Scott Forstall demonstrating the new map application during the 2012 Apple WWDC keynote address in San Francisco in June 2012 / Justin Sullivan/Getty Images


A high profile row over how to handle the fallout from the disastrous launch of Apple’s iOS Maps service has led to the resignation of the company’s Senior Vice-President of iOS Software, the Wall Street Journal claims today.

Scott Forstall’s departure was announced on Monday in a wide-ranging release from Apple that also revealed that the company’s retail chief, former Dixons CEO John Browett, is standing down. Forstall’s responsibility for Maps and voice interface Siri has been passed to longtime Apple executive Eddy Cue, whose 23-year tenure has included launching the App store and the iTunes store, which the company are searching for a replacement for Brewett.

The launch of Maps with the company’s iOS6 operating system is widely believed to have marred the otherwise successful launch of the iPhone 5, with users reporting landmarks and towns being misplaced and some botched imaging, with now infamous examples including a ‘melted’ road in Las Vegas and the misplacement of New York’s iconic statue of liberty. According to reports, Forstall clashed with other members of Apple’s executive team over whether to publicly apologise for the mapping product or attempt to handle it privately. Apple CEO Tim Cook ultimately took the decision to apologise via a statement on the Apple website, in which he admitted “We are extremely sorry for the frustration [the launch of Maps] has caused our customers and we are doing everything we can to make Maps better”.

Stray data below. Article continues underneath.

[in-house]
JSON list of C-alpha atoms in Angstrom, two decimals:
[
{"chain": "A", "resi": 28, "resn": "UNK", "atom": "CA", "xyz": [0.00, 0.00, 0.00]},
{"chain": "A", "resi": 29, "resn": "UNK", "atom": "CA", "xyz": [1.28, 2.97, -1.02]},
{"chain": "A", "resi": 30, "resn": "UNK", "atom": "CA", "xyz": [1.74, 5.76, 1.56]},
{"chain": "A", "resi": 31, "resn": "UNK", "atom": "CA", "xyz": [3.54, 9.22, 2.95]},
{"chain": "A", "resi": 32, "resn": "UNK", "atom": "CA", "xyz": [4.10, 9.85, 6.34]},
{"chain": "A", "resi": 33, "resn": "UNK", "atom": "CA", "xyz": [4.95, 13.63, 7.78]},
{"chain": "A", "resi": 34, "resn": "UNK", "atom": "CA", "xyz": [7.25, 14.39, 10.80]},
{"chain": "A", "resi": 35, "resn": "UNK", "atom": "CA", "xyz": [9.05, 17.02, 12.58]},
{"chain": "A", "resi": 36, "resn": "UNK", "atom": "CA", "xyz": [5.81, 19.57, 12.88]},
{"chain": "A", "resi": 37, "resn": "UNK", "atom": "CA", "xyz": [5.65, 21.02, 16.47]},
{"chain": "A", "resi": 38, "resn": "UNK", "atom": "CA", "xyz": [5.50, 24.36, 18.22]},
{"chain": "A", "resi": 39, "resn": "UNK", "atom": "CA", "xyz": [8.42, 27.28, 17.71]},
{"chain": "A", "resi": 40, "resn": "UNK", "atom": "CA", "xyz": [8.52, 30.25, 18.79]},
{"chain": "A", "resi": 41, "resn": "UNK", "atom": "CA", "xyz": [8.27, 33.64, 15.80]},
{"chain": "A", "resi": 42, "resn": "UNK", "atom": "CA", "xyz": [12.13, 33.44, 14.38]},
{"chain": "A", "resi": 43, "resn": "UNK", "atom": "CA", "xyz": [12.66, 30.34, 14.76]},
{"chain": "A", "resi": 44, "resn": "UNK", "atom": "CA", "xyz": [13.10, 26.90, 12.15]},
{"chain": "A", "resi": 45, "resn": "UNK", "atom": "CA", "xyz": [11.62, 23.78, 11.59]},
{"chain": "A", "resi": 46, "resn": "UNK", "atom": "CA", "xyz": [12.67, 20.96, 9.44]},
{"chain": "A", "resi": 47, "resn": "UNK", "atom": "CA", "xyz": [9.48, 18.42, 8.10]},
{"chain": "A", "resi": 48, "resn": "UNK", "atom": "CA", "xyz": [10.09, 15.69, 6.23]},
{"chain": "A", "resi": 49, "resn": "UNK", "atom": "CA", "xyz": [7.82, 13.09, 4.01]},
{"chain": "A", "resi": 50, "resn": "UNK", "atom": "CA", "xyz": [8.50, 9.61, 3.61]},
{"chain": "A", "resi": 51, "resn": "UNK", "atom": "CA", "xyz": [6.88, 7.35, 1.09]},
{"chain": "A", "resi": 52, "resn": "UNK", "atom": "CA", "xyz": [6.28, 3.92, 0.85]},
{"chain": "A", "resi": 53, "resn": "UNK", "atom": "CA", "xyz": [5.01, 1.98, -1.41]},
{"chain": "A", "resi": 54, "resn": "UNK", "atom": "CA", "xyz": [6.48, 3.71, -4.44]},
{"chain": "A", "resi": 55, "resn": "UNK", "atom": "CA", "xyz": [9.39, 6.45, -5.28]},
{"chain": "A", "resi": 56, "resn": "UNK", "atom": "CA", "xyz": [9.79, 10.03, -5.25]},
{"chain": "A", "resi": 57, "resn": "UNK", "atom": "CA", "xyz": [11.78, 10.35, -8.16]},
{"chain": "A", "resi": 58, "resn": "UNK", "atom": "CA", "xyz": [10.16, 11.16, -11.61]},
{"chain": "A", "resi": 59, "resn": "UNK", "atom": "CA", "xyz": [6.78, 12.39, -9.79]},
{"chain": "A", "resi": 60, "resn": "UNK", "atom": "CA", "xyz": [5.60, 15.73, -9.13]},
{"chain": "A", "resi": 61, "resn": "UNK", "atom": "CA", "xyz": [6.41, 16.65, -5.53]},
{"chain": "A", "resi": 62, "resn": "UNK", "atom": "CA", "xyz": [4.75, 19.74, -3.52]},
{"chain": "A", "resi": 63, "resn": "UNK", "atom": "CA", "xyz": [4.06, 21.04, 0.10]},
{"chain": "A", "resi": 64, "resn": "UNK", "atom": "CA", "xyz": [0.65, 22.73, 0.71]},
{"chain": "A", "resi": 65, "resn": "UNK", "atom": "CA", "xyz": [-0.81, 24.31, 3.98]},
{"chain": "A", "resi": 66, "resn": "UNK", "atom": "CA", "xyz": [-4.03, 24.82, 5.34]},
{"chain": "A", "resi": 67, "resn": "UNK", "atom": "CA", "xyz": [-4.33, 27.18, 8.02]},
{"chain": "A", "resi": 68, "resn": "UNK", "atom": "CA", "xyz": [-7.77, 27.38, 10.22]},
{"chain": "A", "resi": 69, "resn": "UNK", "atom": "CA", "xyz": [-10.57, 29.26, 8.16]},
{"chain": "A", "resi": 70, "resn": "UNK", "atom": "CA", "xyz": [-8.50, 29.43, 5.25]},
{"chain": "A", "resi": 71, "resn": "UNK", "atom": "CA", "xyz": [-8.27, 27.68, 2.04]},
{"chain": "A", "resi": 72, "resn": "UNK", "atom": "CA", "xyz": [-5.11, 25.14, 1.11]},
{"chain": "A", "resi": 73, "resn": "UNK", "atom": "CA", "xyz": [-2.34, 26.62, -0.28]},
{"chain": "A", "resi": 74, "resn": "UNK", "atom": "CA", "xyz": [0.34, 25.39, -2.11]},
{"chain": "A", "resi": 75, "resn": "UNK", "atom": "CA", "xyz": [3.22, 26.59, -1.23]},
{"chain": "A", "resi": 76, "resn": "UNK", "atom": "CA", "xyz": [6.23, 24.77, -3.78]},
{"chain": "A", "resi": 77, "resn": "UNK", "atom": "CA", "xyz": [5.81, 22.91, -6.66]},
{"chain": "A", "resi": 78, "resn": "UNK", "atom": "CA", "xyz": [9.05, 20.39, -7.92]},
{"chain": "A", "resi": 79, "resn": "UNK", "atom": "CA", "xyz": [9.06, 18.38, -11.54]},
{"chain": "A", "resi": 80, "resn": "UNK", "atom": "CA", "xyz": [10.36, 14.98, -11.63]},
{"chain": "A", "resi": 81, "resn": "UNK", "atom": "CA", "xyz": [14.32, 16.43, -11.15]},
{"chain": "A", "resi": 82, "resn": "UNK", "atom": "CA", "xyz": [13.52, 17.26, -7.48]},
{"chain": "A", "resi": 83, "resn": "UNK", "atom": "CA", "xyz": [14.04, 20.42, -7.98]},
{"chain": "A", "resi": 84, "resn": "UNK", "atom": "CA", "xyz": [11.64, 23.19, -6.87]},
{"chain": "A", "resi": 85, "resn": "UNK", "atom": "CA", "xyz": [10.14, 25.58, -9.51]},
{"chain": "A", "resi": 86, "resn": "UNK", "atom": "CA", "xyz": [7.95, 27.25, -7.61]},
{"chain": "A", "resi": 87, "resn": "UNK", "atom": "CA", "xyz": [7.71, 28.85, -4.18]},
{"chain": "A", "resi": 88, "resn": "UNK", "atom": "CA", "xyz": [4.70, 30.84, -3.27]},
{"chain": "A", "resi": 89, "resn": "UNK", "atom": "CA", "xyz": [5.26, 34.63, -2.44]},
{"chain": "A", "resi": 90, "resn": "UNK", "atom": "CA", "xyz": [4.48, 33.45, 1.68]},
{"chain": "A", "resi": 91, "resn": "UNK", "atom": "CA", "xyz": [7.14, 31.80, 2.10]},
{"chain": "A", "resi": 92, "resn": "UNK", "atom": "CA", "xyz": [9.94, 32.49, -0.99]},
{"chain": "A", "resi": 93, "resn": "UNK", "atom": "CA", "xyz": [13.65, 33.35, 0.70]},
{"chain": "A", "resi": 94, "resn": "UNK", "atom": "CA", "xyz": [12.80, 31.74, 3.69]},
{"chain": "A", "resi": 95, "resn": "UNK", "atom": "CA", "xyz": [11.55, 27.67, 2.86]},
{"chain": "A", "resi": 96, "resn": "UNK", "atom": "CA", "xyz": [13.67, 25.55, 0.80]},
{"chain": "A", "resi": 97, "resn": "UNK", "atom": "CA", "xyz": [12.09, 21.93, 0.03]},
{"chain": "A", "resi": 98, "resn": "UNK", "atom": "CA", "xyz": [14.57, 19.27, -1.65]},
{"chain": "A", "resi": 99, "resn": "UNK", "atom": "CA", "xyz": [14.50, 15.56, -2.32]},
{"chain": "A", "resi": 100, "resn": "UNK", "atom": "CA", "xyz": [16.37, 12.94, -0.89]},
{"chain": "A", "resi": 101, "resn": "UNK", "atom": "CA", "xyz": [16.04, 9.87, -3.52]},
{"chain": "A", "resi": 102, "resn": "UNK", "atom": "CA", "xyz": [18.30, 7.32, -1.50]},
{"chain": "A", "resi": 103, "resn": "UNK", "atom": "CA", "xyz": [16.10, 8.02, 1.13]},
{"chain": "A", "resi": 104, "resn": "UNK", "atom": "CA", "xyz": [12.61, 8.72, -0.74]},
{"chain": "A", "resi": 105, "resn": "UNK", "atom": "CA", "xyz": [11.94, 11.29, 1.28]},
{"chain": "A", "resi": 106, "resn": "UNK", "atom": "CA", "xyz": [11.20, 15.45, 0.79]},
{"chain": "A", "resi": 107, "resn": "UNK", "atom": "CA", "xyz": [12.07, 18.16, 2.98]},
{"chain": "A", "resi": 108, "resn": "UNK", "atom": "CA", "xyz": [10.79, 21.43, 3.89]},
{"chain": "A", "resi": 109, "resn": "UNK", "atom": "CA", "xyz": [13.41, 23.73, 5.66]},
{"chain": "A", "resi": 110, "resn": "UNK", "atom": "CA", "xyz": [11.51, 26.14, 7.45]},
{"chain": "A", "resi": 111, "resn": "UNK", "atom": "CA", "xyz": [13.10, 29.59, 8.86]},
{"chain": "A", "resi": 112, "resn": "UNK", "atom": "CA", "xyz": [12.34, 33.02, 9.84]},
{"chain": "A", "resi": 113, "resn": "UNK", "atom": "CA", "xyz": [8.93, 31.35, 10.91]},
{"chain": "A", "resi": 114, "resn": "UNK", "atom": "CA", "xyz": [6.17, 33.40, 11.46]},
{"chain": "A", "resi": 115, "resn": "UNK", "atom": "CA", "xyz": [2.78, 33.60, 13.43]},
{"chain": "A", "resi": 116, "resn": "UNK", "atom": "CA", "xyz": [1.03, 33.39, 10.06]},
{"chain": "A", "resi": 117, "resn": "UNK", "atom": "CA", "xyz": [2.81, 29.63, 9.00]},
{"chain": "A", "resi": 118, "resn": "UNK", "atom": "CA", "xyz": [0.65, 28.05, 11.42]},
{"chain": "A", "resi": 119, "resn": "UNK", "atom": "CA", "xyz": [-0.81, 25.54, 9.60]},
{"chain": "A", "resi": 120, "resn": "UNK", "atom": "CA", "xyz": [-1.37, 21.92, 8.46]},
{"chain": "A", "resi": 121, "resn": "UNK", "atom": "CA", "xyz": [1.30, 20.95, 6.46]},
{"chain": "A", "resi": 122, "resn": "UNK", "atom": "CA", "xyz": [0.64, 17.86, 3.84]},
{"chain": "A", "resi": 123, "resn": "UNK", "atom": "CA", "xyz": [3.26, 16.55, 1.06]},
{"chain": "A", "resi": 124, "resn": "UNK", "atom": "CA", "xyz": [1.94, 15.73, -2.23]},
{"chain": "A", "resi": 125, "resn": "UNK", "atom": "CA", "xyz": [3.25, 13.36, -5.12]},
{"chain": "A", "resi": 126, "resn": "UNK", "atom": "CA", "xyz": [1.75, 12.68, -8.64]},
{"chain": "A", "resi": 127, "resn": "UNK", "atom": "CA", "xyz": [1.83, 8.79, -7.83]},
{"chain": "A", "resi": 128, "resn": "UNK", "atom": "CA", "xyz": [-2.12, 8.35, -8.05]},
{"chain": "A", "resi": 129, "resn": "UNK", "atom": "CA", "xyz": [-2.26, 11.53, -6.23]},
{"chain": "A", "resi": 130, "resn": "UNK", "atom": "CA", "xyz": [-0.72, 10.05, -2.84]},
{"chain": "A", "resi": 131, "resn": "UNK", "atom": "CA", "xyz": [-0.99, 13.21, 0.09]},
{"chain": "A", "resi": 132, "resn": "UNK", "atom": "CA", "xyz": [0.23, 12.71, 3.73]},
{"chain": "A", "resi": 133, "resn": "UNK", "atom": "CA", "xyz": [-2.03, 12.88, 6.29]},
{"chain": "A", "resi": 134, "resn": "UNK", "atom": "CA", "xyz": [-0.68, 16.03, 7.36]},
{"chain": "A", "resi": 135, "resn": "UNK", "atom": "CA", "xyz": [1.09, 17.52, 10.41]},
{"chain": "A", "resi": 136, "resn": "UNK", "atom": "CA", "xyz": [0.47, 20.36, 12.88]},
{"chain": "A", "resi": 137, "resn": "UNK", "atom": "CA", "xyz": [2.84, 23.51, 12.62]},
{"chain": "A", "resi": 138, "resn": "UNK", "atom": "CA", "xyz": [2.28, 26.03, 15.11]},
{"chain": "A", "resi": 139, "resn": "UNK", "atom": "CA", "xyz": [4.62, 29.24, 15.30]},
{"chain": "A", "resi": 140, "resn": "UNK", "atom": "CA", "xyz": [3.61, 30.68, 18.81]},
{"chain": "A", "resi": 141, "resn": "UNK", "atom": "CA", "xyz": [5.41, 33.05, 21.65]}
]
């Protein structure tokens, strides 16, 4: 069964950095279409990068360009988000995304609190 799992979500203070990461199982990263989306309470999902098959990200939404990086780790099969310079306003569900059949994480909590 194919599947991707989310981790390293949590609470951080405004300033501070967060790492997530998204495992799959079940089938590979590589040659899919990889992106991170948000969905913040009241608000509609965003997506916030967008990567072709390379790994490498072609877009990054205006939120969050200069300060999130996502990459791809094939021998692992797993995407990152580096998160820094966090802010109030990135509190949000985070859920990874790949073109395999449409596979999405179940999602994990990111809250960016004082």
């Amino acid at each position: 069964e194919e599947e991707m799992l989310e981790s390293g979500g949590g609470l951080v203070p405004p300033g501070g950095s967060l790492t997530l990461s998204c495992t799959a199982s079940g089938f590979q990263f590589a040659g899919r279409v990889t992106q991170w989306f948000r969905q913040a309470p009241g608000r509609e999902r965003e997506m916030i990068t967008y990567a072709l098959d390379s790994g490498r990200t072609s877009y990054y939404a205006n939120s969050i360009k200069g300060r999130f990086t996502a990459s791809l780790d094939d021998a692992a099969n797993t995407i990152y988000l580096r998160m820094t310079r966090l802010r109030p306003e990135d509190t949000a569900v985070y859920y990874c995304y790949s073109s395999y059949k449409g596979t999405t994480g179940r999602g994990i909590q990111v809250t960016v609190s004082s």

The shake up also promotes Apple’s award winning British designer Jonathan Ive into a position where he will "provide leadership and direction for Human Interface across the company", consolidating his existing hardware design role with responsibility for software also.

The departure recalls Apple’s response to 2010’s 'Antennagate', where, following antenna problems which plagued the launch of the iPhone 4, the company’s hardware boss Mark Papermaster left, to go on to work at Cisco and AMD.

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